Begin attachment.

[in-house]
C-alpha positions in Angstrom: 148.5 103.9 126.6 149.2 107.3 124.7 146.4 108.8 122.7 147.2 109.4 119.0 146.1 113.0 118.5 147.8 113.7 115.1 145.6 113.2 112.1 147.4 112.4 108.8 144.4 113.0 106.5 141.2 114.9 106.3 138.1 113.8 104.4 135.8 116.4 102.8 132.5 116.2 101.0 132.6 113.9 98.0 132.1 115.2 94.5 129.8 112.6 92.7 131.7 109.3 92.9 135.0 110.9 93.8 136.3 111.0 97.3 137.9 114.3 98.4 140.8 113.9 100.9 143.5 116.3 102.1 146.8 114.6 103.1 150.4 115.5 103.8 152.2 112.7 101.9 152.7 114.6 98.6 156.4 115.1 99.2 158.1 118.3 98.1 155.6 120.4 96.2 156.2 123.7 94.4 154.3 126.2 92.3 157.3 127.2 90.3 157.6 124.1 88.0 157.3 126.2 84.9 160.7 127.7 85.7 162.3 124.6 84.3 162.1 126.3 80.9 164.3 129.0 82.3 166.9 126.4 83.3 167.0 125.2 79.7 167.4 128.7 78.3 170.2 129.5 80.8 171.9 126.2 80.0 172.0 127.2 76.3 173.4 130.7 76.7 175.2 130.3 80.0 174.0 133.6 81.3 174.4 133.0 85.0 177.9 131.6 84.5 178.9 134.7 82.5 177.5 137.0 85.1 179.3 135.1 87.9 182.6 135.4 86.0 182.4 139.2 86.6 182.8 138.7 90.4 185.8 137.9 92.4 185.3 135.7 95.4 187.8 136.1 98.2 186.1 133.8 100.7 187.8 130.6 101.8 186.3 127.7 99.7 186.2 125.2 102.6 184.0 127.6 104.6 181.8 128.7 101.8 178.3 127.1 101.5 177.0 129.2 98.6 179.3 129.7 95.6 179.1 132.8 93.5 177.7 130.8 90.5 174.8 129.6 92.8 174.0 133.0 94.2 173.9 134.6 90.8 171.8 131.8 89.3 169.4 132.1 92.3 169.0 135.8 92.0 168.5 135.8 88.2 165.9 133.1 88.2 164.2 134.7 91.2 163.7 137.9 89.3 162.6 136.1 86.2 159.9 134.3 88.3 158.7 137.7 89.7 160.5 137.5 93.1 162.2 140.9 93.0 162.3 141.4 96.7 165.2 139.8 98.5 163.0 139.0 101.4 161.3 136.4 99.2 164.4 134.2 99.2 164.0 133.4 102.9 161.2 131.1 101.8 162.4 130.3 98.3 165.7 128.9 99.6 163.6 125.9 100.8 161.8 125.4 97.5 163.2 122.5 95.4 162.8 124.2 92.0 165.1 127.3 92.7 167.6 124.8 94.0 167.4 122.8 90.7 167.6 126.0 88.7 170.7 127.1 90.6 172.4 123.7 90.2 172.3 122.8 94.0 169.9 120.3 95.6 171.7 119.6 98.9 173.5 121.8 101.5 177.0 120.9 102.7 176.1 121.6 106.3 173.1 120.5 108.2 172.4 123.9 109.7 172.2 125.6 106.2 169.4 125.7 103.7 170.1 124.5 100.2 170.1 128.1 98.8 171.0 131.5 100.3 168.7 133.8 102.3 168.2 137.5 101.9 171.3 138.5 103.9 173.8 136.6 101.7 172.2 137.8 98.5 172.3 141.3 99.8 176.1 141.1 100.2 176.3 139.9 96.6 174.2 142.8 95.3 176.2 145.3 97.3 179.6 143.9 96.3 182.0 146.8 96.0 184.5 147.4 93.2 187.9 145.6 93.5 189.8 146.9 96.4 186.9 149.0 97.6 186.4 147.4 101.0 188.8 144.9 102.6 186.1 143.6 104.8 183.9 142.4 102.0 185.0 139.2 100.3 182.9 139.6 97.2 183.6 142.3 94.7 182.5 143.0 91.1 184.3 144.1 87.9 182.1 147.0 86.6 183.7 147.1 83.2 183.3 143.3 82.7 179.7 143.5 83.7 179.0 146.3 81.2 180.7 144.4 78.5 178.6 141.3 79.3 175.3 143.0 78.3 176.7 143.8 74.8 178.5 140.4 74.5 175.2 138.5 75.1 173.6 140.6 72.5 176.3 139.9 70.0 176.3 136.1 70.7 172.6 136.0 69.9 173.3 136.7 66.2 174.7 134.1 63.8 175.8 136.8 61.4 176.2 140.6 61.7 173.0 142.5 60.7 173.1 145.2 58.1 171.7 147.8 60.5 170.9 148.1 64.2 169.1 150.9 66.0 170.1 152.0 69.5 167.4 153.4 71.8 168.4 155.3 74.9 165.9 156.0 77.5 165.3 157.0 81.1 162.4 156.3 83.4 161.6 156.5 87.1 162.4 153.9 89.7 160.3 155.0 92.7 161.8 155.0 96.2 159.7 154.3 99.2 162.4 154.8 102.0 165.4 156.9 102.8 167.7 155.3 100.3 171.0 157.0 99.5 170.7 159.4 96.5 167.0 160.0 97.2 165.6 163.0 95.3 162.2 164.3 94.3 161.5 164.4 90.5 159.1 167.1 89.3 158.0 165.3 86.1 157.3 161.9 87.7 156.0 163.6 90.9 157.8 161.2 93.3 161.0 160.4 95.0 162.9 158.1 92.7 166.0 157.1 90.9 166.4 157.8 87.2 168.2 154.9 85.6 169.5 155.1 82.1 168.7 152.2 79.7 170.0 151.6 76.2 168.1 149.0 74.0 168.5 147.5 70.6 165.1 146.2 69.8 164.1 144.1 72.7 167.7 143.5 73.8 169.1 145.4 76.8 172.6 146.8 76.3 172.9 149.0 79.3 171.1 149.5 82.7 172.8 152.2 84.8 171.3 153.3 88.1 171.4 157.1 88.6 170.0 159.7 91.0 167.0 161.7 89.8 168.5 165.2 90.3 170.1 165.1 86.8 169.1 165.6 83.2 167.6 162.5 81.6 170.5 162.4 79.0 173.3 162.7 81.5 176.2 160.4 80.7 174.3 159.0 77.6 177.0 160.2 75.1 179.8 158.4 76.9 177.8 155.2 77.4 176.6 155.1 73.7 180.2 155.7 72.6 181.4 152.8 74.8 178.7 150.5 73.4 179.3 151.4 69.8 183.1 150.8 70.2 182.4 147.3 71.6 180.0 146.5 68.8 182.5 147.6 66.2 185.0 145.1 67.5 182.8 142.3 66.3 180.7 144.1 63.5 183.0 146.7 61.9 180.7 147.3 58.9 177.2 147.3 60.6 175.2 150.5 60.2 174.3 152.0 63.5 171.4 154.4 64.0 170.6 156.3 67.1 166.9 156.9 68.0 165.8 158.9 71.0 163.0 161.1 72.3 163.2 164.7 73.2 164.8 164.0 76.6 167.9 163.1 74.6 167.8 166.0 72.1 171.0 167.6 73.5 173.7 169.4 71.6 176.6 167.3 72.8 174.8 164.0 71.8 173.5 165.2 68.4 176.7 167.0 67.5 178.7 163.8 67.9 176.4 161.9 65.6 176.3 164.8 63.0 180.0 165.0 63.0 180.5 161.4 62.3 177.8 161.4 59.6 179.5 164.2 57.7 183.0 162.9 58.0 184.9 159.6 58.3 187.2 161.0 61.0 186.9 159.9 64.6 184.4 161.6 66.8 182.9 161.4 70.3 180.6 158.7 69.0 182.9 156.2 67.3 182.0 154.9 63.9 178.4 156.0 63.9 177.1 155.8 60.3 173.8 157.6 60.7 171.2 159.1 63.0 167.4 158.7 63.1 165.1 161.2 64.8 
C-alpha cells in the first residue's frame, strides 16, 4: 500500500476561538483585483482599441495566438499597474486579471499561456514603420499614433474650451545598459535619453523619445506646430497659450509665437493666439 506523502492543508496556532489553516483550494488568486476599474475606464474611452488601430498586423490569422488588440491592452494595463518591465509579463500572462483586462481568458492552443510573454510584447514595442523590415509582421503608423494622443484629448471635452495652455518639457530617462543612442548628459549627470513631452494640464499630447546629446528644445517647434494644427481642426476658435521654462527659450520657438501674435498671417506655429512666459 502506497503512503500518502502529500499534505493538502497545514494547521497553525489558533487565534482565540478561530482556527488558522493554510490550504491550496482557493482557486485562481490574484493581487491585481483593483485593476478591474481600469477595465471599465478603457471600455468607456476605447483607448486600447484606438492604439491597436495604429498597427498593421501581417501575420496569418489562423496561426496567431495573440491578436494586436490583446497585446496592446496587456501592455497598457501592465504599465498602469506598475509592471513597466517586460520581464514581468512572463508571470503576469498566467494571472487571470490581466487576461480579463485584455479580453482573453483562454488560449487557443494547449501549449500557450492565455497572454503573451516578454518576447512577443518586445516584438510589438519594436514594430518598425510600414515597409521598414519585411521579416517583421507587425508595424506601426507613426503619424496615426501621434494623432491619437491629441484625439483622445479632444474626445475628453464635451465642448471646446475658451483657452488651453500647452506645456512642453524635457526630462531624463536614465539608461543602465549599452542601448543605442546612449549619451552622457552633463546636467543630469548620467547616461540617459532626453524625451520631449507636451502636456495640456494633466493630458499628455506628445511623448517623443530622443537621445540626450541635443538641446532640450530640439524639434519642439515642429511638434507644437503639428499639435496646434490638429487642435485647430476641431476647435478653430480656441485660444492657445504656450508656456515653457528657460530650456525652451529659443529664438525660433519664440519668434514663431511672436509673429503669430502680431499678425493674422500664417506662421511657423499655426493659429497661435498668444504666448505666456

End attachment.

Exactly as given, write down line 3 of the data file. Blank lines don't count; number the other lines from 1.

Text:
C-alpha cells in the first residue's frame, strides 16, 4: 500500500476561538483585483482599441495566438499597474486579471499561456514603420499614433474650451545598459535619453523619445506646430497659450509665437493666439 506523502492543508496556532489553516483550494488568486476599474475606464474611452488601430498586423490569422488588440491592452494595463518591465509579463500572462483586462481568458492552443510573454510584447514595442523590415509582421503608423494622443484629448471635452495652455518639457530617462543612442548628459549627470513631452494640464499630447546629446528644445517647434494644427481642426476658435521654462527659450520657438501674435498671417506655429512666459 502506497503512503500518502502529500499534505493538502497545514494547521497553525489558533487565534482565540478561530482556527488558522493554510490550504491550496482557493482557486485562481490574484493581487491585481483593483485593476478591474481600469477595465471599465478603457471600455468607456476605447483607448486600447484606438492604439491597436495604429498597427498593421501581417501575420496569418489562423496561426496567431495573440491578436494586436490583446497585446496592446496587456501592455497598457501592465504599465498602469506598475509592471513597466517586460520581464514581468512572463508571470503576469498566467494571472487571470490581466487576461480579463485584455479580453482573453483562454488560449487557443494547449501549449500557450492565455497572454503573451516578454518576447512577443518586445516584438510589438519594436514594430518598425510600414515597409521598414519585411521579416517583421507587425508595424506601426507613426503619424496615426501621434494623432491619437491629441484625439483622445479632444474626445475628453464635451465642448471646446475658451483657452488651453500647452506645456512642453524635457526630462531624463536614465539608461543602465549599452542601448543605442546612449549619451552622457552633463546636467543630469548620467547616461540617459532626453524625451520631449507636451502636456495640456494633466493630458499628455506628445511623448517623443530622443537621445540626450541635443538641446532640450530640439524639434519642439515642429511638434507644437503639428499639435496646434490638429487642435485647430476641431476647435478653430480656441485660444492657445504656450508656456515653457528657460530650456525652451529659443529664438525660433519664440519668434514663431511672436509673429503669430502680431499678425493674422500664417506662421511657423499655426493659429497661435498668444504666448505666456